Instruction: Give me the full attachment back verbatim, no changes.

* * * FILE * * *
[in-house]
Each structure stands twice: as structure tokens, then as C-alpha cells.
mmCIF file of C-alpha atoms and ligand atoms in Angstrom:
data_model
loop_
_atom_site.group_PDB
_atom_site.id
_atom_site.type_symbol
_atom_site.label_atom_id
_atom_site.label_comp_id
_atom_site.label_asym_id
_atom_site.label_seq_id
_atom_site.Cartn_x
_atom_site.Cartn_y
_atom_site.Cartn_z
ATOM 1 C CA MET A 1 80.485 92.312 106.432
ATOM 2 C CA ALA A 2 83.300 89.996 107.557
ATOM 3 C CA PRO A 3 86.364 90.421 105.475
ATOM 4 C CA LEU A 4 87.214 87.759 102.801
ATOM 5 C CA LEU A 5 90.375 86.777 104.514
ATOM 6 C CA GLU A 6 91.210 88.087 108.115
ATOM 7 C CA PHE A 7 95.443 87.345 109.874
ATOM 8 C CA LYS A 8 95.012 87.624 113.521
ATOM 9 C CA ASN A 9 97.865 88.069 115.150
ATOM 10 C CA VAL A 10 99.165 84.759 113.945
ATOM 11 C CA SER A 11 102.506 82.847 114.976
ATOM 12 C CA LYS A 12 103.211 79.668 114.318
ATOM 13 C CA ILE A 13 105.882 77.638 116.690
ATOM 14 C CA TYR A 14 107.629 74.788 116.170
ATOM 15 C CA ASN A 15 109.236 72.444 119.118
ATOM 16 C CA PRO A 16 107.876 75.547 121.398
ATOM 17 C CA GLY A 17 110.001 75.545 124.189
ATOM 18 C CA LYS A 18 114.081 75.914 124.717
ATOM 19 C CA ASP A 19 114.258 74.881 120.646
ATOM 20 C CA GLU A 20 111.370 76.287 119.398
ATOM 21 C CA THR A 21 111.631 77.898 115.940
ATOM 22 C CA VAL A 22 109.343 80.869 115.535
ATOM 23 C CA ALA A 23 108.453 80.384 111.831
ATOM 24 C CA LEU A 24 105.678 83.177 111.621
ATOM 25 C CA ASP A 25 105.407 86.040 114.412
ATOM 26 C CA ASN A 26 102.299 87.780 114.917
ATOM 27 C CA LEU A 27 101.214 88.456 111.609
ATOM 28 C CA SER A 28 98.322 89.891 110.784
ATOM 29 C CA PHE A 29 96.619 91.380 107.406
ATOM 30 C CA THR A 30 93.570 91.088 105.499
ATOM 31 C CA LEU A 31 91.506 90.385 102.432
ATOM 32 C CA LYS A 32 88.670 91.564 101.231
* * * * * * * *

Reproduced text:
[in-house]
Each structure stands twice: as structure tokens, then as C-alpha cells.
mmCIF file of C-alpha atoms and ligand atoms in Angstrom:
data_model
loop_
_atom_site.group_PDB
_atom_site.id
_atom_site.type_symbol
_atom_site.label_atom_id
_atom_site.label_comp_id
_atom_site.label_asym_id
_atom_site.label_seq_id
_atom_site.Cartn_x
_atom_site.Cartn_y
_atom_site.Cartn_z
ATOM 1 C CA MET A 1 80.485 92.312 106.432
ATOM 2 C CA ALA A 2 83.300 89.996 107.557
ATOM 3 C CA PRO A 3 86.364 90.421 105.475
ATOM 4 C CA LEU A 4 87.214 87.759 102.801
ATOM 5 C CA LEU A 5 90.375 86.777 104.514
ATOM 6 C CA GLU A 6 91.210 88.087 108.115
ATOM 7 C CA PHE A 7 95.443 87.345 109.874
ATOM 8 C CA LYS A 8 95.012 87.624 113.521
ATOM 9 C CA ASN A 9 97.865 88.069 115.150
ATOM 10 C CA VAL A 10 99.165 84.759 113.945
ATOM 11 C CA SER A 11 102.506 82.847 114.976
ATOM 12 C CA LYS A 12 103.211 79.668 114.318
ATOM 13 C CA ILE A 13 105.882 77.638 116.690
ATOM 14 C CA TYR A 14 107.629 74.788 116.170
ATOM 15 C CA ASN A 15 109.236 72.444 119.118
ATOM 16 C CA PRO A 16 107.876 75.547 121.398
ATOM 17 C CA GLY A 17 110.001 75.545 124.189
ATOM 18 C CA LYS A 18 114.081 75.914 124.717
ATOM 19 C CA ASP A 19 114.258 74.881 120.646
ATOM 20 C CA GLU A 20 111.370 76.287 119.398
ATOM 21 C CA THR A 21 111.631 77.898 115.940
ATOM 22 C CA VAL A 22 109.343 80.869 115.535
ATOM 23 C CA ALA A 23 108.453 80.384 111.831
ATOM 24 C CA LEU A 24 105.678 83.177 111.621
ATOM 25 C CA ASP A 25 105.407 86.040 114.412
ATOM 26 C CA ASN A 26 102.299 87.780 114.917
ATOM 27 C CA LEU A 27 101.214 88.456 111.609
ATOM 28 C CA SER A 28 98.322 89.891 110.784
ATOM 29 C CA PHE A 29 96.619 91.380 107.406
ATOM 30 C CA THR A 30 93.570 91.088 105.499
ATOM 31 C CA LEU A 31 91.506 90.385 102.432
ATOM 32 C CA LYS A 32 88.670 91.564 101.231